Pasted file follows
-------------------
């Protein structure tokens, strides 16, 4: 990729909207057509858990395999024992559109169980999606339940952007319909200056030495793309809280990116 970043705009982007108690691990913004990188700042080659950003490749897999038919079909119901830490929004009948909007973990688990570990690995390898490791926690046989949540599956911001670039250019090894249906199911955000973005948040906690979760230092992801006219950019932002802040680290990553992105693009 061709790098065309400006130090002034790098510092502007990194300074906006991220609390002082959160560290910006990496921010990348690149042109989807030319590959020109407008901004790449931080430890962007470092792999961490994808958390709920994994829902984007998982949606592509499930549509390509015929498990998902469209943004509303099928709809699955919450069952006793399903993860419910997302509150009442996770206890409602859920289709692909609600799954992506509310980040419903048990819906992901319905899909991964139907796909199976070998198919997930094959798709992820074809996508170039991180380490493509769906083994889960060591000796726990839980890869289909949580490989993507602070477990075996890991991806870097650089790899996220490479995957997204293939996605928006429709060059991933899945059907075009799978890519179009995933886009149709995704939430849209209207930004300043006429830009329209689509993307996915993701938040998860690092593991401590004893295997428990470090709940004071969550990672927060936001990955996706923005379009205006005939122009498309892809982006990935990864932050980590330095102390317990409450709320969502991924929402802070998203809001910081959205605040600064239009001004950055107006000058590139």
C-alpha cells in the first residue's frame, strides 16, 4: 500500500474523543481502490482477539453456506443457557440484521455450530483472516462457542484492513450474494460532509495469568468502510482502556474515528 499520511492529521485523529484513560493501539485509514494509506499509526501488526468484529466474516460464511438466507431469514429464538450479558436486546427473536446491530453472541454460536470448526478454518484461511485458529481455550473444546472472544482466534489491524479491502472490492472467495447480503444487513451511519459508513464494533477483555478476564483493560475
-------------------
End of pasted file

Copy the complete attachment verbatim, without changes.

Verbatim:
């Protein structure tokens, strides 16, 4: 990729909207057509858990395999024992559109169980999606339940952007319909200056030495793309809280990116 970043705009982007108690691990913004990188700042080659950003490749897999038919079909119901830490929004009948909007973990688990570990690995390898490791926690046989949540599956911001670039250019090894249906199911955000973005948040906690979760230092992801006219950019932002802040680290990553992105693009 061709790098065309400006130090002034790098510092502007990194300074906006991220609390002082959160560290910006990496921010990348690149042109989807030319590959020109407008901004790449931080430890962007470092792999961490994808958390709920994994829902984007998982949606592509499930549509390509015929498990998902469209943004509303099928709809699955919450069952006793399903993860419910997302509150009442996770206890409602859920289709692909609600799954992506509310980040419903048990819906992901319905899909991964139907796909199976070998198919997930094959798709992820074809996508170039991180380490493509769906083994889960060591000796726990839980890869289909949580490989993507602070477990075996890991991806870097650089790899996220490479995957997204293939996605928006429709060059991933899945059907075009799978890519179009995933886009149709995704939430849209209207930004300043006429830009329209689509993307996915993701938040998860690092593991401590004893295997428990470090709940004071969550990672927060936001990955996706923005379009205006005939122009498309892809982006990935990864932050980590330095102390317990409450709320969502991924929402802070998203809001910081959205605040600064239009001004950055107006000058590139």
C-alpha cells in the first residue's frame, strides 16, 4: 500500500474523543481502490482477539453456506443457557440484521455450530483472516462457542484492513450474494460532509495469568468502510482502556474515528 499520511492529521485523529484513560493501539485509514494509506499509526501488526468484529466474516460464511438466507431469514429464538450479558436486546427473536446491530453472541454460536470448526478454518484461511485458529481455550473444546472472544482466534489491524479491502472490492472467495447480503444487513451511519459508513464494533477483555478476564483493560475